Two jobs are started and their ids are stored in an array because the current session could contains other jobs, possible with the same names.

  1. command-job, defined on the line #56, runs the command passed as the parameter $Command;
  2. close-window-job, defined on the line #58, runs the close window command and passes parameters from the main script.
$jobs = New-Object "System.Collections.ArrayList";
$job = Start-Job -Name 'command-job' -ScriptBlock $Command;
$jobs.Add($job) | Out-Null;
$job = Start-Job -Name 'close-window-job' -ScriptBlock $closeWindowJob -ArgumentList $WindowName, $MaxAttempts, $Delay;
$jobs.Add($job) | Out-Null;

As soon as jobs are executed in the background, the main script waits until the jobs do their work but is aware that jobs could hung. The statement Get-Job -State "Running" returns $null if there are no running jobs in the current session and could be used as a condition for the loop. If jobs are still running the main script waits $Delay seconds and checks jobs once again. In order not to get an infinite loop let’s run the loop no more than $MaxAttempts times. The loop is defined at lines 68-72.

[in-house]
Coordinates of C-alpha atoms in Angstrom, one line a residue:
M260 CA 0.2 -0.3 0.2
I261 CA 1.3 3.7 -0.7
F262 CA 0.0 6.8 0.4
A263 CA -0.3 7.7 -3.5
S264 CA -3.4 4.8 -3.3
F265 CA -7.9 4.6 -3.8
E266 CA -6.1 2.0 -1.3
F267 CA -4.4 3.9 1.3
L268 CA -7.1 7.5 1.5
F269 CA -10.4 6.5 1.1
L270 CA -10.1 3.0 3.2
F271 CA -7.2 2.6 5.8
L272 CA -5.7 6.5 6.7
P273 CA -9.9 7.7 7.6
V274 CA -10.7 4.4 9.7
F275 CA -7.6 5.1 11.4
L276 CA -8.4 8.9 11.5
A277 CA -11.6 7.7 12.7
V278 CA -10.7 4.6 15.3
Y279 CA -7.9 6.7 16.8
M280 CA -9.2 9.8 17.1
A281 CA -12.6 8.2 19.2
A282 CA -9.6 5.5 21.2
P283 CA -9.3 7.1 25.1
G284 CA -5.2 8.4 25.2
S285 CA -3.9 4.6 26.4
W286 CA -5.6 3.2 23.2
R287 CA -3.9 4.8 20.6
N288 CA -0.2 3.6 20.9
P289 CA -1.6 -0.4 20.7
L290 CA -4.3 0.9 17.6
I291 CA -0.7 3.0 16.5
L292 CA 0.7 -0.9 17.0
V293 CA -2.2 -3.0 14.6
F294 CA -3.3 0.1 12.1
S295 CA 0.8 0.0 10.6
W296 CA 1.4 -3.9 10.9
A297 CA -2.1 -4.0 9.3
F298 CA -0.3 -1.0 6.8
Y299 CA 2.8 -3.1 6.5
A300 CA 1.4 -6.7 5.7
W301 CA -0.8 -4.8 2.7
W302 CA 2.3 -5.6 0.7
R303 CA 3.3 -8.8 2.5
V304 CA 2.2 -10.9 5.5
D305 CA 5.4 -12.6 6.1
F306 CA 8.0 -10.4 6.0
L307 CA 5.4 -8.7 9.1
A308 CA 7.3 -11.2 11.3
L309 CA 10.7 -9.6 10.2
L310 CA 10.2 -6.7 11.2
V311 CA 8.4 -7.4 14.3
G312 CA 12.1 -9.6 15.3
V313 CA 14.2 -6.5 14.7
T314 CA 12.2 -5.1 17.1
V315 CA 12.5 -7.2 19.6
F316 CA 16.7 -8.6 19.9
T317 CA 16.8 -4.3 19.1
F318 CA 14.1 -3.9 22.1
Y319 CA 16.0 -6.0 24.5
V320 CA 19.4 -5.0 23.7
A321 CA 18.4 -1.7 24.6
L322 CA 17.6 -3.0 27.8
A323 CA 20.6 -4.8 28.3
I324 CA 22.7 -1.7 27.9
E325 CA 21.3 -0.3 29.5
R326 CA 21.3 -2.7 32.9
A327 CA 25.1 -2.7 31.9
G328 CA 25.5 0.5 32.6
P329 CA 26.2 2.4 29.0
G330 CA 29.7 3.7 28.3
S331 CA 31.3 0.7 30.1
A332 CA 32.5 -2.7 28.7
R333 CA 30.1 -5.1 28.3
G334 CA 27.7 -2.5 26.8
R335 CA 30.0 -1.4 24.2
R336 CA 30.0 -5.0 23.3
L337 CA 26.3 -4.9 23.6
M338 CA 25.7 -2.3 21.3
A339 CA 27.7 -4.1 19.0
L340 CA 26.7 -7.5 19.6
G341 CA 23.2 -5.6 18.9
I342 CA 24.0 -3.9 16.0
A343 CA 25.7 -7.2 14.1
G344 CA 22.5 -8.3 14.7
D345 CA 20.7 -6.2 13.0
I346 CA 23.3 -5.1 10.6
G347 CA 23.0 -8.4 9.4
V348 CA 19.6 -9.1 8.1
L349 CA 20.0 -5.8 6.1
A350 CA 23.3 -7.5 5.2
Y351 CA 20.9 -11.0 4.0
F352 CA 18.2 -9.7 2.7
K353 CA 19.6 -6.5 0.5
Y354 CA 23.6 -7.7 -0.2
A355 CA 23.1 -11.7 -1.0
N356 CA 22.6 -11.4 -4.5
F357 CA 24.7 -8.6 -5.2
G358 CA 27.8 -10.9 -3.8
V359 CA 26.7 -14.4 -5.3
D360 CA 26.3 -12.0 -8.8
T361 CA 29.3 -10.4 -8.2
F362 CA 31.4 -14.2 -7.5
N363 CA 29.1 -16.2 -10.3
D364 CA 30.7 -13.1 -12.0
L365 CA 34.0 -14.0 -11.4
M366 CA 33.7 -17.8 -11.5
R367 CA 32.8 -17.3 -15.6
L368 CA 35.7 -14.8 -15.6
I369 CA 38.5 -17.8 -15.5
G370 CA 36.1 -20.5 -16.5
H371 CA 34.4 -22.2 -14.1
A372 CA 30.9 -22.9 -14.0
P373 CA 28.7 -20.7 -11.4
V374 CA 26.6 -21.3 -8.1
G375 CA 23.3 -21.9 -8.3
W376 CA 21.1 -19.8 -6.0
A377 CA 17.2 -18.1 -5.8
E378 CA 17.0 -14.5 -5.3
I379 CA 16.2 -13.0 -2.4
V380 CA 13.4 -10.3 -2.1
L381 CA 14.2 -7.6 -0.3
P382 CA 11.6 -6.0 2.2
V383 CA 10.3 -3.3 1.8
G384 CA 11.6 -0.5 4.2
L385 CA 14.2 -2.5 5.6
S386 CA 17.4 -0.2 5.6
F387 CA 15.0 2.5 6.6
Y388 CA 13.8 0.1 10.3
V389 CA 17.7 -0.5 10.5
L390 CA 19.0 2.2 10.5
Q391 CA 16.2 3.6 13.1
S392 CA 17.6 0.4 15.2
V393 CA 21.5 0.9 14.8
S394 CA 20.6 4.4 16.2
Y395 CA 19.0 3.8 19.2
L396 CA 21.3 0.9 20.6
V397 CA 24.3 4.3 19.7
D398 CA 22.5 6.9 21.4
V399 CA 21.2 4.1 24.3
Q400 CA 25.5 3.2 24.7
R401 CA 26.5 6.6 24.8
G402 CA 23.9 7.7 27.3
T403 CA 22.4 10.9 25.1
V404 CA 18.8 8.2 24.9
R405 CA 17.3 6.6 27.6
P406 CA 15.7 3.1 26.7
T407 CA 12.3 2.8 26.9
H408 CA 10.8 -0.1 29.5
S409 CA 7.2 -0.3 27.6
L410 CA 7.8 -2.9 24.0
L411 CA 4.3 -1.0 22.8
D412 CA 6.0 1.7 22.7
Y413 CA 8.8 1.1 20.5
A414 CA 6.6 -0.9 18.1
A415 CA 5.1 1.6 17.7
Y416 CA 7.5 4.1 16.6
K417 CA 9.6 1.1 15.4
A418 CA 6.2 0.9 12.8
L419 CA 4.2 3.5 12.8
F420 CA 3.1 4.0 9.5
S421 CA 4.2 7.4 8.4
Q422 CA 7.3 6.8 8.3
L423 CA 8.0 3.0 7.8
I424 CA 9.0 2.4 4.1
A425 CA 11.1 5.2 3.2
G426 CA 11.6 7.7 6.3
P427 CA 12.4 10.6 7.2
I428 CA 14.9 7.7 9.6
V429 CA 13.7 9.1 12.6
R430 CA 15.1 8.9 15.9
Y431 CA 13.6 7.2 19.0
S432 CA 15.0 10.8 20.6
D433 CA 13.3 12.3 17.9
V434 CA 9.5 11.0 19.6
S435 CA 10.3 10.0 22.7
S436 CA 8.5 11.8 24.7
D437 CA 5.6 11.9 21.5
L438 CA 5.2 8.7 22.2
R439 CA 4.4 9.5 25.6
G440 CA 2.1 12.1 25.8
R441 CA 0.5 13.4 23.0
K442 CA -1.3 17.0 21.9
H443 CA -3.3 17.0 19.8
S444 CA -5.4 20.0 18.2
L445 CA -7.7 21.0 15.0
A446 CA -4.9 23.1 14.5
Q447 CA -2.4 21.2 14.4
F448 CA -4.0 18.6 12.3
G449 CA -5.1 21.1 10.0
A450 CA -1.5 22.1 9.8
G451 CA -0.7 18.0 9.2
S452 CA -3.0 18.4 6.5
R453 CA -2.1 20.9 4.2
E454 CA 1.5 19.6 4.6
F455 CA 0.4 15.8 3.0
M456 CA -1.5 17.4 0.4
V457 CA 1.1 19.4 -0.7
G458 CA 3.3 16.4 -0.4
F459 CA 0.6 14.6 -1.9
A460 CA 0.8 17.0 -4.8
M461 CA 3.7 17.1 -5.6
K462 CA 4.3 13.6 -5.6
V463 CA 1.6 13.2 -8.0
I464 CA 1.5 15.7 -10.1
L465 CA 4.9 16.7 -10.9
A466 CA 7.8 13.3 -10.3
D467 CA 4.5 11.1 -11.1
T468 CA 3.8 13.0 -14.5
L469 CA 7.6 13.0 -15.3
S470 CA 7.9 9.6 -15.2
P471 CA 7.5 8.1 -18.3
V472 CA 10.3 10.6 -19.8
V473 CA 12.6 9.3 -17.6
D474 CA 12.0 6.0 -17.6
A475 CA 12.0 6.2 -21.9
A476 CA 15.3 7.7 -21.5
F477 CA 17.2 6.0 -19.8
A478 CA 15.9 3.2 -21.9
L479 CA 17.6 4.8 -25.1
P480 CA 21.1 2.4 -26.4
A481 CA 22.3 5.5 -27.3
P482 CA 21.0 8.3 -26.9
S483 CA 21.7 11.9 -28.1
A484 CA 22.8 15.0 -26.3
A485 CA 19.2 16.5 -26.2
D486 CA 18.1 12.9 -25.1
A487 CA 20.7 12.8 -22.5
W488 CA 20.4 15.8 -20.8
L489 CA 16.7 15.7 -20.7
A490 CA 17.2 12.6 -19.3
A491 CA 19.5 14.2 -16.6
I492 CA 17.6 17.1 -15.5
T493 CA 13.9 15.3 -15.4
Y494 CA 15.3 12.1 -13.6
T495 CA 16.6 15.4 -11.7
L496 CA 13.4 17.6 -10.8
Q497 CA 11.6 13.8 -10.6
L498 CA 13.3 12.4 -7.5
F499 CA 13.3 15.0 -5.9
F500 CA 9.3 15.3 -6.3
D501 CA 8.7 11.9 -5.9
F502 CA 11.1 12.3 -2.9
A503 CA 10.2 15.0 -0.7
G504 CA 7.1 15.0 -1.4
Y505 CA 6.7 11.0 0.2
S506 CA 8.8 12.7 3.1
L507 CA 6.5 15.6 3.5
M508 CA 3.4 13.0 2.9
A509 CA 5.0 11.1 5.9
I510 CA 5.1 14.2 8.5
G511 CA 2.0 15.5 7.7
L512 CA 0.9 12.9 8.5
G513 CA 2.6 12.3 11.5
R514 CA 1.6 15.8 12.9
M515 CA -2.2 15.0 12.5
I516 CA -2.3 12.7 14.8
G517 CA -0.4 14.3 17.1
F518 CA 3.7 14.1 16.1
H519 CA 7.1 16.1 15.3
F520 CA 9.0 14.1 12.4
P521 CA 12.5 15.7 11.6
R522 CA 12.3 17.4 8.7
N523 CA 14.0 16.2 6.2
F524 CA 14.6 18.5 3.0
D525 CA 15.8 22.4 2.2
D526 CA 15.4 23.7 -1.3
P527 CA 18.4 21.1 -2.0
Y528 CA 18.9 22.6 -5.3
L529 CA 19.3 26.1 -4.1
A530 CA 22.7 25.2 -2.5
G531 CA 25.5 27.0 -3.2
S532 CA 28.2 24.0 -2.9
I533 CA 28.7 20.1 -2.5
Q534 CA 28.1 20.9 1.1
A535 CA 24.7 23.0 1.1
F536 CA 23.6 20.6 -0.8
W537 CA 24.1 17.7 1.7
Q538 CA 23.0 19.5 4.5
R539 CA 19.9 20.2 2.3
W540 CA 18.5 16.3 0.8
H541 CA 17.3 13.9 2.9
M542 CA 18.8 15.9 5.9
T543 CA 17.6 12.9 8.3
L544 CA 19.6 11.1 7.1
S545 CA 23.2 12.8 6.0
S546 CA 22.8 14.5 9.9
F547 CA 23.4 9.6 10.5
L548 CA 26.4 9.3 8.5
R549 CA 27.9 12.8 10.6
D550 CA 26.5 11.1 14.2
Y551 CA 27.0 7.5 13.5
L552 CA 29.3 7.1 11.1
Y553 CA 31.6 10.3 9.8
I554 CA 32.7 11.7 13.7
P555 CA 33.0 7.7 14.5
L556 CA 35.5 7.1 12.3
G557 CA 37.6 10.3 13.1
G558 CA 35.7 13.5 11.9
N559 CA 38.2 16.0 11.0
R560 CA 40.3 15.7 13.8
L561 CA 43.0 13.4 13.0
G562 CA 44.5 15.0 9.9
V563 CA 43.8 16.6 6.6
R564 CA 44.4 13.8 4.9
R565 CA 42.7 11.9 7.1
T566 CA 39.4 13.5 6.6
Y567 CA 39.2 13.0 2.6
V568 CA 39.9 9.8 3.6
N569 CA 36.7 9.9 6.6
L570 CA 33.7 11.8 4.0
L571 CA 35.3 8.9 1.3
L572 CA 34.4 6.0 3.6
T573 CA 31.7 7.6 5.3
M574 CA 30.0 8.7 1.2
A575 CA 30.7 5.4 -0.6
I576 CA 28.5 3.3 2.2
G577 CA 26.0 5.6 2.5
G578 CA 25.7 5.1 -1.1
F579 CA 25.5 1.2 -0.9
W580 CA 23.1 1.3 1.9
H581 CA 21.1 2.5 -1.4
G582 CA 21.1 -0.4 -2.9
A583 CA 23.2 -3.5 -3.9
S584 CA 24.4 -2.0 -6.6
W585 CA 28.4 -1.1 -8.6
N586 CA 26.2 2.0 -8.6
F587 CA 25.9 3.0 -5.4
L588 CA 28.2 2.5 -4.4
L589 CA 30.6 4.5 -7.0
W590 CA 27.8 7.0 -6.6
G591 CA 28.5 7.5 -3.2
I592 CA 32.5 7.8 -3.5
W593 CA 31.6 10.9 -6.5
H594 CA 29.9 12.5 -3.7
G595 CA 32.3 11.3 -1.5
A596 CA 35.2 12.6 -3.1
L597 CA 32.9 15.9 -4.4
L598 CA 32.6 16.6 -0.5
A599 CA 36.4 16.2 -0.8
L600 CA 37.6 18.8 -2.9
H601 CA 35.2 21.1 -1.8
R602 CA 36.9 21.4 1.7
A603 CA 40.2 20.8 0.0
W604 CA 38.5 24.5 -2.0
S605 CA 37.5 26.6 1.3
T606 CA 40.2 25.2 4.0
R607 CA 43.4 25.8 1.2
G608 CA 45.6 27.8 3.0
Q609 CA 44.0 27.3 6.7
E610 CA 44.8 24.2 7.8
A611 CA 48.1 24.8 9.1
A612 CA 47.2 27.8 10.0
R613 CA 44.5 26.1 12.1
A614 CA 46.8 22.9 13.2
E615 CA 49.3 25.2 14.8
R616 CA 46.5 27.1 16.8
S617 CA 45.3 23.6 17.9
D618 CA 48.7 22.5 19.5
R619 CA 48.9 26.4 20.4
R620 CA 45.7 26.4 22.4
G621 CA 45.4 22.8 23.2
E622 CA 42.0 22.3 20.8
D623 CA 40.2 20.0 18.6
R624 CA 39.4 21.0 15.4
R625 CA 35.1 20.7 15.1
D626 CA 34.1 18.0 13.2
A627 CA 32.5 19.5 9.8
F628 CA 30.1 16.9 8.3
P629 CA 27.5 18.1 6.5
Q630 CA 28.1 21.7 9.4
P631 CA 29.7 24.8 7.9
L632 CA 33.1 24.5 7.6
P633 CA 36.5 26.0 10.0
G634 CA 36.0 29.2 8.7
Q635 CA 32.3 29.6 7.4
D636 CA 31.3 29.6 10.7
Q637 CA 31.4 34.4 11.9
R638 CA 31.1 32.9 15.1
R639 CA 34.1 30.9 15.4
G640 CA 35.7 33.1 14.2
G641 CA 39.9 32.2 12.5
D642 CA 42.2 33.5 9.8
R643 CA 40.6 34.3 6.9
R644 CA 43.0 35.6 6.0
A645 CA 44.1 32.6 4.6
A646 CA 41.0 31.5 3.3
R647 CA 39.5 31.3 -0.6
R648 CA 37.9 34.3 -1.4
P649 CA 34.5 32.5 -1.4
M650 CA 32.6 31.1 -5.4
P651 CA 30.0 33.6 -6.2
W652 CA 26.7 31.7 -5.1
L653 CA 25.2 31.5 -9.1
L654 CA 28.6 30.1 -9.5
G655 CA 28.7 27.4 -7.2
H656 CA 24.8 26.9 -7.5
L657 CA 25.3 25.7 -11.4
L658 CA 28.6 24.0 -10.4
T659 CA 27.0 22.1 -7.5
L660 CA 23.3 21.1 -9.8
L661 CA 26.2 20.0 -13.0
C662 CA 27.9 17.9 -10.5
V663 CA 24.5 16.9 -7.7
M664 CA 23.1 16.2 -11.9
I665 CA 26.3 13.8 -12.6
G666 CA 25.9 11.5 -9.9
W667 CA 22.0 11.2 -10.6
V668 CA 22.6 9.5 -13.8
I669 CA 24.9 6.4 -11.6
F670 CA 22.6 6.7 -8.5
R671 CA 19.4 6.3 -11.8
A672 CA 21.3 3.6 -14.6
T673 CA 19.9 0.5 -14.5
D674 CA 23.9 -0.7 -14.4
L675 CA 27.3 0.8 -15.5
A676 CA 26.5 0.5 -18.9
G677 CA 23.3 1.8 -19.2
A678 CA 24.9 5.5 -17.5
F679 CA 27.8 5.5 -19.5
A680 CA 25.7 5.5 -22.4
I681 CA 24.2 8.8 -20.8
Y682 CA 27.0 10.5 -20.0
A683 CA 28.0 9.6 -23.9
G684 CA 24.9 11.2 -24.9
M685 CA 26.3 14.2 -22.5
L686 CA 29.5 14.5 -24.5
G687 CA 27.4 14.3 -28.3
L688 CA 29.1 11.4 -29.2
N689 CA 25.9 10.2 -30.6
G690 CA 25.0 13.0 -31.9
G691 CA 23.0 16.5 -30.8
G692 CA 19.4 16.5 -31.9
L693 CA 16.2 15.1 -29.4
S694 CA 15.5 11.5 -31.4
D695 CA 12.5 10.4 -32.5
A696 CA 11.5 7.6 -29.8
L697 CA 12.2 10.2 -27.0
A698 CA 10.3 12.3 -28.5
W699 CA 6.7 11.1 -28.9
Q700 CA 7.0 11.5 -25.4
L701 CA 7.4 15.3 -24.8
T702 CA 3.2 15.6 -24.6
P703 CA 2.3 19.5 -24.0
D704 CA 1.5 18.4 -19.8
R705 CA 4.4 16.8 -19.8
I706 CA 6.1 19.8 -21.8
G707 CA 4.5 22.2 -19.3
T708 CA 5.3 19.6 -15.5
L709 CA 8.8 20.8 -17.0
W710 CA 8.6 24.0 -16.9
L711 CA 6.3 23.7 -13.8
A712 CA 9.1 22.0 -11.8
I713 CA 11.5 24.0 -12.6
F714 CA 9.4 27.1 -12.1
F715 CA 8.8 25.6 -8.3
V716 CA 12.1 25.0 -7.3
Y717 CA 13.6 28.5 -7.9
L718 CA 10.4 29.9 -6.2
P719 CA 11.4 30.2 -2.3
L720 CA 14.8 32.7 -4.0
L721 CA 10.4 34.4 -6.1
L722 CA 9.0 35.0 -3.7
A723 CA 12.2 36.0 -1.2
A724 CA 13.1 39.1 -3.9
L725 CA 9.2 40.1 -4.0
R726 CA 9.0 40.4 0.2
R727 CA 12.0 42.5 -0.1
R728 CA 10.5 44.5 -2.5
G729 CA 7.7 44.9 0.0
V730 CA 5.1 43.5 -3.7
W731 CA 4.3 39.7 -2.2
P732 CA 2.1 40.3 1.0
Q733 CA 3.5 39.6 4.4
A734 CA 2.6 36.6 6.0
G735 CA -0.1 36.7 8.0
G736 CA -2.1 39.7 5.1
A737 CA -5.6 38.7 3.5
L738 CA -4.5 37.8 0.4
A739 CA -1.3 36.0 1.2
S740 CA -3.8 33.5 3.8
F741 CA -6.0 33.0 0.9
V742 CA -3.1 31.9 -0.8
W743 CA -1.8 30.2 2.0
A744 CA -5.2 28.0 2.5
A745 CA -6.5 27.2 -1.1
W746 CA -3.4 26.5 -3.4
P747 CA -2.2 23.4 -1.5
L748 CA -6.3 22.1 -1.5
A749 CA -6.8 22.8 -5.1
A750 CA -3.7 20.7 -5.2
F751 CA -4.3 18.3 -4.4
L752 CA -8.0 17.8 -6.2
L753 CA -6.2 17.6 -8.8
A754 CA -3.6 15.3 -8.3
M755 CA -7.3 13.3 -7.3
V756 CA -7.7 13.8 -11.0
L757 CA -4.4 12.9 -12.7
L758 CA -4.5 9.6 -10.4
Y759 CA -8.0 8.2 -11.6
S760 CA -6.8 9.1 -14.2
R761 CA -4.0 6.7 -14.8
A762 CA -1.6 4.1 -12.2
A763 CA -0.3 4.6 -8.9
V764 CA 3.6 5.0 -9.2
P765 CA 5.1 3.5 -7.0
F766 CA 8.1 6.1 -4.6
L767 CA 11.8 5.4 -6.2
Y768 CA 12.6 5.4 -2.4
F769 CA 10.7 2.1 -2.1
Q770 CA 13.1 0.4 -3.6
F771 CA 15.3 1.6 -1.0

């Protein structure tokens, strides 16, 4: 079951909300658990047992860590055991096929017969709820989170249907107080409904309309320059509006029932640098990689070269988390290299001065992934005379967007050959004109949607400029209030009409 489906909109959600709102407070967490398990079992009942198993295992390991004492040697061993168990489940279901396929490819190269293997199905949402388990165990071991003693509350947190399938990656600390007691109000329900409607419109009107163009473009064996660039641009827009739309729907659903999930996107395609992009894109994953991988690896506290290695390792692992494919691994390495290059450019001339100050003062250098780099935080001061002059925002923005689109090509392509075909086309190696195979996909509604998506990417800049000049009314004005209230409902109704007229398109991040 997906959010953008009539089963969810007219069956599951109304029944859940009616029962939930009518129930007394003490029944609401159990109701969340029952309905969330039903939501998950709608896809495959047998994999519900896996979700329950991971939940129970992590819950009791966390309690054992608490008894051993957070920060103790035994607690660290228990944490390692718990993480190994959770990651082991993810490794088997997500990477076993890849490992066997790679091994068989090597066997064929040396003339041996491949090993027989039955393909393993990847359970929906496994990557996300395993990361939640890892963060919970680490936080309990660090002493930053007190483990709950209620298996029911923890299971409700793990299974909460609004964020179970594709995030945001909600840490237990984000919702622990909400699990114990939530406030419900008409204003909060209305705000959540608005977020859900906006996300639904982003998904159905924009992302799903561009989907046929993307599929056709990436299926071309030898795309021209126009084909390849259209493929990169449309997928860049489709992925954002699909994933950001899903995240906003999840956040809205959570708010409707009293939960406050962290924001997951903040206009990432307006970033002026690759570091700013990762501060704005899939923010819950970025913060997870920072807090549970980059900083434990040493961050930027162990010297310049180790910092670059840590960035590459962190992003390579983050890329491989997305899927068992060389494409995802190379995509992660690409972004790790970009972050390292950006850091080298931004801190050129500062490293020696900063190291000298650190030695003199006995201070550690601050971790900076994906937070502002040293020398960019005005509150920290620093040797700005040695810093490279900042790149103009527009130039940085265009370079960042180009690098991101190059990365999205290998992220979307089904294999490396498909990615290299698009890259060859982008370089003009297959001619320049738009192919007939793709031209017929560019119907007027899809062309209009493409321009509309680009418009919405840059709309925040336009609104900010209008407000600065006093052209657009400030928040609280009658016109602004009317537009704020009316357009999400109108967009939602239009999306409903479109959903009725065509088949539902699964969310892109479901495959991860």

While ((Get-Job -State "Running") -and ($attempt -lt $MaxAttempts)) {
    Write-Verbose "#$($attempt). Sleep $Delay seconds";
    Start-Sleep $Delay;
    ++$attempt;
}

To clean up resources the main script checks job state for all running jobs. If it still running, the scripts stops the job at line #79.

if ($jobState.State -eq "Running") {
    Stop-Job -Id $job.Id;
}

At the end of the script, the command Get-Job -Id $job.Id returns job states.

References

There are several useful topics:


1. All used IP-addresses, names of servers, workstations, domains, are fictional and are used exclusively as a demonstration only.
2. Information is provided «AS IS».